That was enough to get us to our destination to another small village, where we boarded a long boat that would take us to Erika Lodge deeper into the jungle. With supplies, including food we bought in a market along the drive to Pilcopata and a crew consisting of a cook and a couple of other helpers, we continued on to the lodge. A short walk along a jungle trail, crossing a smaller, shallower tributary, we arrived at another simple, unpretentious assortment of buildings that comprised Erika Lodge. 

From Erika Lodge, Wilbur led us on both afternoon and evening nature walks pointing out flora and fauna. He has incredible knowledge of all the animal and plant life and was capable of answering any questions we posed to him.

At sunrise, the next morning we embarked to another location to witness McCaws feeding on clay cliffs along the river. Due to the sensitive nature of the birds, our vantage point was over a quarter mile from the cliffs. Wilbur however had a high power telescope that brought the colorful birds more clearly into our view. From his scope we also were able to capture some photos of the birds along the cliffs. 

White water rafting on Madre de Dios River 3

While at Erika Lodge,  I enjoyed a thrilling zip line experience, traversing from tree top to tree top high above the jungle floor. Beginning with climbing stairs on a wooden platform up to a tall tree, we received instructions, were outfitted and then began zipping from tree to tree. Although a bit scary at first, it was a thrilling experience! But the end was was just as exciting as we were required to rappel down 50 feet from the last tree. If flying through the air on a cable wasn’t enough excitement, dropping down from high in a tree was just as stimulating.

Upon leaving the Manu Preserve, the long drive back to Cusco had a few moments of excitement. As we rounded a bend in the road, we came upon a sight that broke the monotony of the never ending mountain road drive. There before us were several, nearly naked men, showering from a garden hose. Whoa! Now this is interesting! But, even though that vision was awakening, what happened next was a bit unnerving.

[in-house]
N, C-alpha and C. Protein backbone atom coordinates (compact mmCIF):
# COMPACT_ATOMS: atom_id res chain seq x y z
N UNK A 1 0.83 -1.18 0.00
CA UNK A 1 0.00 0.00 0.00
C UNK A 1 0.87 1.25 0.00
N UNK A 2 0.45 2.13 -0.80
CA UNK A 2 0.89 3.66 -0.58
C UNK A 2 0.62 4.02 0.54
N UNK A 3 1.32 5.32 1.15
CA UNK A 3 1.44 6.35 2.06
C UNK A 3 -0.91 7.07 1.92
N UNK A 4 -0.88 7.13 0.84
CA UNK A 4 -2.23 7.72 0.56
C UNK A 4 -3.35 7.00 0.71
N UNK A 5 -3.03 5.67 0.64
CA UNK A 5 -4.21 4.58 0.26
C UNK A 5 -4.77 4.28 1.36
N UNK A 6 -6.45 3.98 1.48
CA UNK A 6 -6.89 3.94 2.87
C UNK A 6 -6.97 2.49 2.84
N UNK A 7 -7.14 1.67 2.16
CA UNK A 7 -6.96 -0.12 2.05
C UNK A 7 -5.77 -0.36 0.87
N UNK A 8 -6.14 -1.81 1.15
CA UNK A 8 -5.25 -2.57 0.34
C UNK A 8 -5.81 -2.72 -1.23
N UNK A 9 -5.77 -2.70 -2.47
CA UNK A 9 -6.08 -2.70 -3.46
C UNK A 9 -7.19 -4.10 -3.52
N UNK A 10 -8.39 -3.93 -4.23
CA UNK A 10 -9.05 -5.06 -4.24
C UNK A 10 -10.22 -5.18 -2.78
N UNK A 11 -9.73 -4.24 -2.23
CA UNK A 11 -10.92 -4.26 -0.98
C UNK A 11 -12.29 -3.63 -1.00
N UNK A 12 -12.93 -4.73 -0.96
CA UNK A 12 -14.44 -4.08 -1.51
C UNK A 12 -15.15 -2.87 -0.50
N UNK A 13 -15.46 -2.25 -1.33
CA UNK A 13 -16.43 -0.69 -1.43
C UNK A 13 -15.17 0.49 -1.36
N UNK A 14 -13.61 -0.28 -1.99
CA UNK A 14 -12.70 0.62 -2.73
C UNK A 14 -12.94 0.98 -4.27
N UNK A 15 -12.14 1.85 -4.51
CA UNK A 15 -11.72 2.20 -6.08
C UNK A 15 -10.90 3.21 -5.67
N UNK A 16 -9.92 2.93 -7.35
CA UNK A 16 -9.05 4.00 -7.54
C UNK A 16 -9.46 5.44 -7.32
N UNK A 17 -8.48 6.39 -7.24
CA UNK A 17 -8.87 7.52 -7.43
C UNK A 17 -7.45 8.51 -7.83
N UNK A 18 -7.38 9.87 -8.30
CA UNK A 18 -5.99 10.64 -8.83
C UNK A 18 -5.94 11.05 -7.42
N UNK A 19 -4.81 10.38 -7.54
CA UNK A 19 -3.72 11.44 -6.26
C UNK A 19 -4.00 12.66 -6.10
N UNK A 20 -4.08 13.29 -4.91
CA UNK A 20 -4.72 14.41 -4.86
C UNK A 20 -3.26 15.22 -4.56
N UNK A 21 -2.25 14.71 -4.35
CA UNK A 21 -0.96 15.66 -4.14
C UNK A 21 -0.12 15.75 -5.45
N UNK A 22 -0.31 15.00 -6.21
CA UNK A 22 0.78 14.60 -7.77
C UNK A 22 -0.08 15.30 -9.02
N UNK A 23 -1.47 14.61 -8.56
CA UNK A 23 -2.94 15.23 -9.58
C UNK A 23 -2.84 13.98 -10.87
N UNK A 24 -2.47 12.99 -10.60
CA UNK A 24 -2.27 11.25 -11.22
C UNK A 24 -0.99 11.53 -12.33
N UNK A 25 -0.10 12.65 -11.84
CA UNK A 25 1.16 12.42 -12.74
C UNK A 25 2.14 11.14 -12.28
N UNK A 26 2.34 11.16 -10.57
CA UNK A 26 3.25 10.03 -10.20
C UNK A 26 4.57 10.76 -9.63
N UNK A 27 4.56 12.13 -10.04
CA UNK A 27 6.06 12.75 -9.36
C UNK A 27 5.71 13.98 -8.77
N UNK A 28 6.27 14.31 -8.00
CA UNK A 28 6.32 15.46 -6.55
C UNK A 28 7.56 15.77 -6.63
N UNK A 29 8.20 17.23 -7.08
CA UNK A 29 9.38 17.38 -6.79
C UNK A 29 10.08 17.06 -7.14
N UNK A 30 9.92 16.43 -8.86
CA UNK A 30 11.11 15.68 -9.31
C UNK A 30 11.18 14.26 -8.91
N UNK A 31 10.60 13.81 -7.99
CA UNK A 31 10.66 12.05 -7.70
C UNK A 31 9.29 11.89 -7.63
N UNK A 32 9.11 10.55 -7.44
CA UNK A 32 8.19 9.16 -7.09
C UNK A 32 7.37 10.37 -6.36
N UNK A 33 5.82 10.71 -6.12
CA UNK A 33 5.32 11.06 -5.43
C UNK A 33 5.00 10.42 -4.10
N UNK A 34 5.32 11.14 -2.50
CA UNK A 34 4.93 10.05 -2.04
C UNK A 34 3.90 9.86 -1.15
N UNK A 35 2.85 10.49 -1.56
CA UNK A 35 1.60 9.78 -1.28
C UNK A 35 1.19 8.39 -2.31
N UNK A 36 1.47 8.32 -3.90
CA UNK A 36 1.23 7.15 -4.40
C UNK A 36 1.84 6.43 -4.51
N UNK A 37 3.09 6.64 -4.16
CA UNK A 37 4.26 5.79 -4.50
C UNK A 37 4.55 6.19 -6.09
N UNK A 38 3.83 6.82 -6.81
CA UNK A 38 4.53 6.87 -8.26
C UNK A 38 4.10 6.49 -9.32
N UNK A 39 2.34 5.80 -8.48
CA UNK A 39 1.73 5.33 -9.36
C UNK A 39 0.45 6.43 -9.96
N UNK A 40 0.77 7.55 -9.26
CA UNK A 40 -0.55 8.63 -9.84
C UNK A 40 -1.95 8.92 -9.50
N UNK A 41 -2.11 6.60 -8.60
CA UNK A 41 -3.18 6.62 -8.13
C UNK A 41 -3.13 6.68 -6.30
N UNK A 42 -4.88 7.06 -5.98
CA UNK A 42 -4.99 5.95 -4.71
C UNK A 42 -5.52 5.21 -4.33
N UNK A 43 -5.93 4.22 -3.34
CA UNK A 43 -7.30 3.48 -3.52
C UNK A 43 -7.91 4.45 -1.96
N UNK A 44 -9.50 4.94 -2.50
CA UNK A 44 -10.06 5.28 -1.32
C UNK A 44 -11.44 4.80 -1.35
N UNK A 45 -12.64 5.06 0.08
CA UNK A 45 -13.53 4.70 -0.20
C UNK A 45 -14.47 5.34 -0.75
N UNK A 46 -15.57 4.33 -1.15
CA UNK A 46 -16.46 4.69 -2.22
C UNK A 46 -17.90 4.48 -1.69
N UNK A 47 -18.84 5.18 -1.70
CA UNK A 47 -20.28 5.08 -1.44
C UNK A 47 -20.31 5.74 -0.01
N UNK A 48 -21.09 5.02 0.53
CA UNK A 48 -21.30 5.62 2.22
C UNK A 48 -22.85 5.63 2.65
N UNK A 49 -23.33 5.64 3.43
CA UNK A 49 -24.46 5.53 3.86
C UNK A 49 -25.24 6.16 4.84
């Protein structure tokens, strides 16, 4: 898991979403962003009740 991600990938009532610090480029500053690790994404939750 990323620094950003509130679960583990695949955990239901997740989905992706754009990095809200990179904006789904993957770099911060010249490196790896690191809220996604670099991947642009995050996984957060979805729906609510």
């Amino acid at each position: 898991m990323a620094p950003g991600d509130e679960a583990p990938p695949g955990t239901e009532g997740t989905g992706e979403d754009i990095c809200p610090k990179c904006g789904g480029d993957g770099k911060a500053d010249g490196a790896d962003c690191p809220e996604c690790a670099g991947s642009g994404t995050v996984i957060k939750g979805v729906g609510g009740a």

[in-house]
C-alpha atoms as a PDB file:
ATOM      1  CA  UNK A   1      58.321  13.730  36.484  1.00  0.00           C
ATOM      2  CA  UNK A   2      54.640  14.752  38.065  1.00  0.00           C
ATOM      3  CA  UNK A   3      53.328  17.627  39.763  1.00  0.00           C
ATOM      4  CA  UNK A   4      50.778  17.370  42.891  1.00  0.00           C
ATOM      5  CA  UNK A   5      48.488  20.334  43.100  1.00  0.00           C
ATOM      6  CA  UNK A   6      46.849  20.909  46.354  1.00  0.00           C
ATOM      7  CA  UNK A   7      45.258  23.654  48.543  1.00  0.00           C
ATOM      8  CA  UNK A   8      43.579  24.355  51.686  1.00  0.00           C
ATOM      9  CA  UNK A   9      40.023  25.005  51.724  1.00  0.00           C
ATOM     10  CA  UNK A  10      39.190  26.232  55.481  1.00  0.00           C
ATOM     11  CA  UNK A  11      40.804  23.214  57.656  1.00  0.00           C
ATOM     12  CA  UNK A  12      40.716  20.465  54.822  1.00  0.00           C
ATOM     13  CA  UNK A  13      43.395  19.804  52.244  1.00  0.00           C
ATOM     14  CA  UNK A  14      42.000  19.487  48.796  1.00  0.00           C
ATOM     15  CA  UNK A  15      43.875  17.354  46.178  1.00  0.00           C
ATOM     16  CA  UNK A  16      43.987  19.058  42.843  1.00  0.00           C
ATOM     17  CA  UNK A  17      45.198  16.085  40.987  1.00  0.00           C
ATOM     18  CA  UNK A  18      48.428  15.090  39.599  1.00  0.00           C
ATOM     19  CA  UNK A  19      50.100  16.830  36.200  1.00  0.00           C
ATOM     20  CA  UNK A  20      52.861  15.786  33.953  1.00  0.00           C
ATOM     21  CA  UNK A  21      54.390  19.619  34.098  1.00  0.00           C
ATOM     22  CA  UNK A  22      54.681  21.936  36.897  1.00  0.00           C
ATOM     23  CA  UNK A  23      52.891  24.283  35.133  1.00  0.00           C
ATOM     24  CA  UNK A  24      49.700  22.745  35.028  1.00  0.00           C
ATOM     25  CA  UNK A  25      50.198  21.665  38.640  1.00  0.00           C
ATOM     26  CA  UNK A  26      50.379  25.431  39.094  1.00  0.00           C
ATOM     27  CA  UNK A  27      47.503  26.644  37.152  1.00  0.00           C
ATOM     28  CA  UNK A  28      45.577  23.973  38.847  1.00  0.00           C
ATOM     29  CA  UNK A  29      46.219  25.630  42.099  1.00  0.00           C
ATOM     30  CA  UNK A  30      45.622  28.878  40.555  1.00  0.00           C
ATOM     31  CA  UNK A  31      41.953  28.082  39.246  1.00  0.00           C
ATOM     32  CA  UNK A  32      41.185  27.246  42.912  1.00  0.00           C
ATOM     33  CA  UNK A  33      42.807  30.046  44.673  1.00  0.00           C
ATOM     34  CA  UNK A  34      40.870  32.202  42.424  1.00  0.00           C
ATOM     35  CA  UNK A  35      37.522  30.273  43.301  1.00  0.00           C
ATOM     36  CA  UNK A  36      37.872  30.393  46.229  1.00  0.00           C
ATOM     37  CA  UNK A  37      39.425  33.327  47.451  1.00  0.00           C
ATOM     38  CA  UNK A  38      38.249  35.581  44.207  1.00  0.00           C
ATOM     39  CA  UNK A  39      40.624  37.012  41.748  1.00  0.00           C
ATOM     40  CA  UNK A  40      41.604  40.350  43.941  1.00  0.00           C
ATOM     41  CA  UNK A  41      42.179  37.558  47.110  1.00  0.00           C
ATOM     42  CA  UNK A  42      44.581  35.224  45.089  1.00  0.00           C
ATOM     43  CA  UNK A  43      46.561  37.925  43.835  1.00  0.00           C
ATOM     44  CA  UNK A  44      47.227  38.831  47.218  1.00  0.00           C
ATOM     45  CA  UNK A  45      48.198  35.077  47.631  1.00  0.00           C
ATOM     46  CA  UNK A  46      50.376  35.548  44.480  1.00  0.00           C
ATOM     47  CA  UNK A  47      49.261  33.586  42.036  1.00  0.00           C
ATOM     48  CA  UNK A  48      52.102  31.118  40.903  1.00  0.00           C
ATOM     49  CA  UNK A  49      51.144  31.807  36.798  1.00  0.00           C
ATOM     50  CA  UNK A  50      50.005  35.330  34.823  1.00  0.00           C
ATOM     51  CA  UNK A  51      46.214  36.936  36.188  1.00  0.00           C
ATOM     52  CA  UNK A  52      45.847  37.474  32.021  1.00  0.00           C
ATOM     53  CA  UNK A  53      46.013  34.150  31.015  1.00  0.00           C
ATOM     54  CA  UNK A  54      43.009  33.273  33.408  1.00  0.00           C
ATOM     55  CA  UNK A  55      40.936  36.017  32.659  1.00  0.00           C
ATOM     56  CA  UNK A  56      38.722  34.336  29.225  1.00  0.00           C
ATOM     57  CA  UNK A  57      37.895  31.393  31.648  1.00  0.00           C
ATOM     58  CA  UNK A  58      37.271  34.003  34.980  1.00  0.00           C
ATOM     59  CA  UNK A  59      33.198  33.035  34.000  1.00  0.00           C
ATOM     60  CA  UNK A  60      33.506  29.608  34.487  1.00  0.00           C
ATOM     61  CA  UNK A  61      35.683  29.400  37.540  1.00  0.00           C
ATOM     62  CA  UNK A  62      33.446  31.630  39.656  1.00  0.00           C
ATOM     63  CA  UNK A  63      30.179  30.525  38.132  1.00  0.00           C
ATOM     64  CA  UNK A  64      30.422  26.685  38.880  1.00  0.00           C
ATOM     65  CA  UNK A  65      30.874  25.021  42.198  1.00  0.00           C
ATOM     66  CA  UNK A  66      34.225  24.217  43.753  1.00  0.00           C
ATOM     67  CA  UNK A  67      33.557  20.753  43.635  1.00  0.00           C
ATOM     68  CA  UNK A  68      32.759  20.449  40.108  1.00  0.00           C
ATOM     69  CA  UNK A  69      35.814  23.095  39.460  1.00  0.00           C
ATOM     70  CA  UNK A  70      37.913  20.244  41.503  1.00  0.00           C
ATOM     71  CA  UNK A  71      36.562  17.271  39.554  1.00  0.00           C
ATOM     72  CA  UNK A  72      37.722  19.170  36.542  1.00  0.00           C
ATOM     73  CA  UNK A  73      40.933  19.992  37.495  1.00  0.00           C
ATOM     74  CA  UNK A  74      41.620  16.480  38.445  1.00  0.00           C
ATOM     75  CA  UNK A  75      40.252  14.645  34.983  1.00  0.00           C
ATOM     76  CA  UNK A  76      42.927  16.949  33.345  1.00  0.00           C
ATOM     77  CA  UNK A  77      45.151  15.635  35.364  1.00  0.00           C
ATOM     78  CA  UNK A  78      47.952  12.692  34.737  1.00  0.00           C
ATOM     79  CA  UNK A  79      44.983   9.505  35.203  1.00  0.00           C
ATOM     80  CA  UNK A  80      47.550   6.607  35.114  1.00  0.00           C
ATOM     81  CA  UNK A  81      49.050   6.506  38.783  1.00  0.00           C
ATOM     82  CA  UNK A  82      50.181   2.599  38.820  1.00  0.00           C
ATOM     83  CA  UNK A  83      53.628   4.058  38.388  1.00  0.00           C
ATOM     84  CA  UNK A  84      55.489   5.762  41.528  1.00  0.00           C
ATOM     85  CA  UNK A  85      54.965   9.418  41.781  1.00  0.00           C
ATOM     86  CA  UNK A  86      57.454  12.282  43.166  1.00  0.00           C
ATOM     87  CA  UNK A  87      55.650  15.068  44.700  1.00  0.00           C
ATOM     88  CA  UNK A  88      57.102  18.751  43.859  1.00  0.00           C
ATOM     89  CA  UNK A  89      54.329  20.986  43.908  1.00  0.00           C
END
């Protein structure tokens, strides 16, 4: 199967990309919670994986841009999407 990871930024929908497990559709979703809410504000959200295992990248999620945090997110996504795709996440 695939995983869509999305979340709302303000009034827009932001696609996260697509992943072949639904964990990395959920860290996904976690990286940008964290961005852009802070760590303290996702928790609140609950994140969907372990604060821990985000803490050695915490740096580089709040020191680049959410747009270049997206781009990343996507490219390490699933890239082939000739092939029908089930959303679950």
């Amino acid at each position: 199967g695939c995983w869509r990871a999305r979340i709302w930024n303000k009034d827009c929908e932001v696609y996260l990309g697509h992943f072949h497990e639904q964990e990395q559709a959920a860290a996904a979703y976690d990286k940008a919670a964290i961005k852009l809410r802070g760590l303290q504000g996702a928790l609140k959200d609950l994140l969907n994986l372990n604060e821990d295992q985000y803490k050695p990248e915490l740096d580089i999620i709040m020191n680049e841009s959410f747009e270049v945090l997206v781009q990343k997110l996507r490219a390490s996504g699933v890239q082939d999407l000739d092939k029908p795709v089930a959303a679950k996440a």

You see, this was a police checkpoint, the second that morning, albeit this one was staffed with more personnel (who obviously were making do with very limited facilities, thus all the men bathing in the open). One has to understand that it is remote up in those mountains and along those mountain roads police are stationed at little outposts to check vehicles for illegal substances. While we had stopped and had a perfunctory search earlier along the same mountain road, this second checkpoint performed a very thorough inspection of our driver Walter’s van. 

And what illegal substances were they looking for? Coca leaves. 

Unbeknowst to the rest of us in the van, Walter was transporting several sizeable bundles of coca leaves. Some smaller bundles were hidden in ice chests, the others were secured on the van’s roof. With officers upon the roof and discovering the stash, we started seeing first one bundle thrown to the ground, then another and another and another. 

Coca leaves deserve some explanation. Yes, first off, coca leaves are associated with cocaine (which is something I really hadn’t realized until after this incident). But the use of the leaves is common in Peru as in coca tea, a deterrent and remedy for altitude sickness. The smuggling of the leaves is pretty commonplace, I understand, as they are bought cheap and then sold in the larger cities to others for nice profits to the “vendor”. In the leaf form, the effects of the coca is more benign and hardly seems worth mentioning. Mountain hikers and those who need energy, also chew on the undried leaves for a boost and stamina. Both Tom and I bought packaged coca leaves back in Arequipa as we anticipated some challenges as we went higher into the Andes. With breakfast most mornings we had started to drink coca tea, which may have helped us acclimate to the higher altitudes, thus we never opened our packaged coca leaves and chewed on them. 

As the police detained him, questioning him and writing a ticket, I wondered if we were destined to be waylaid at this isolated station, or worse perhaps, that I might be the only one who could drive us out and return to Cusco. The mere thought of me negotiating those mountain roads gave me some brief moments of concern. But, this was just a minor setback, as the police apparently do not detain offenders, but issue a ticket and confiscate the coca leaves.

That little episode with the police was brief and, thankfully Walter simply got back in the van and returned us to Cusco without further incident. 

Admission time here. I have my little package of coca leaves here with me in Phoenix. I never gave a thought about them as they were buried in my luggage and there was no search before or after our trip. 

So does that make me a smuggler?

More photos, Cusco to Manu Preserve and back to Cusco:


u © Donald E. Kline 2012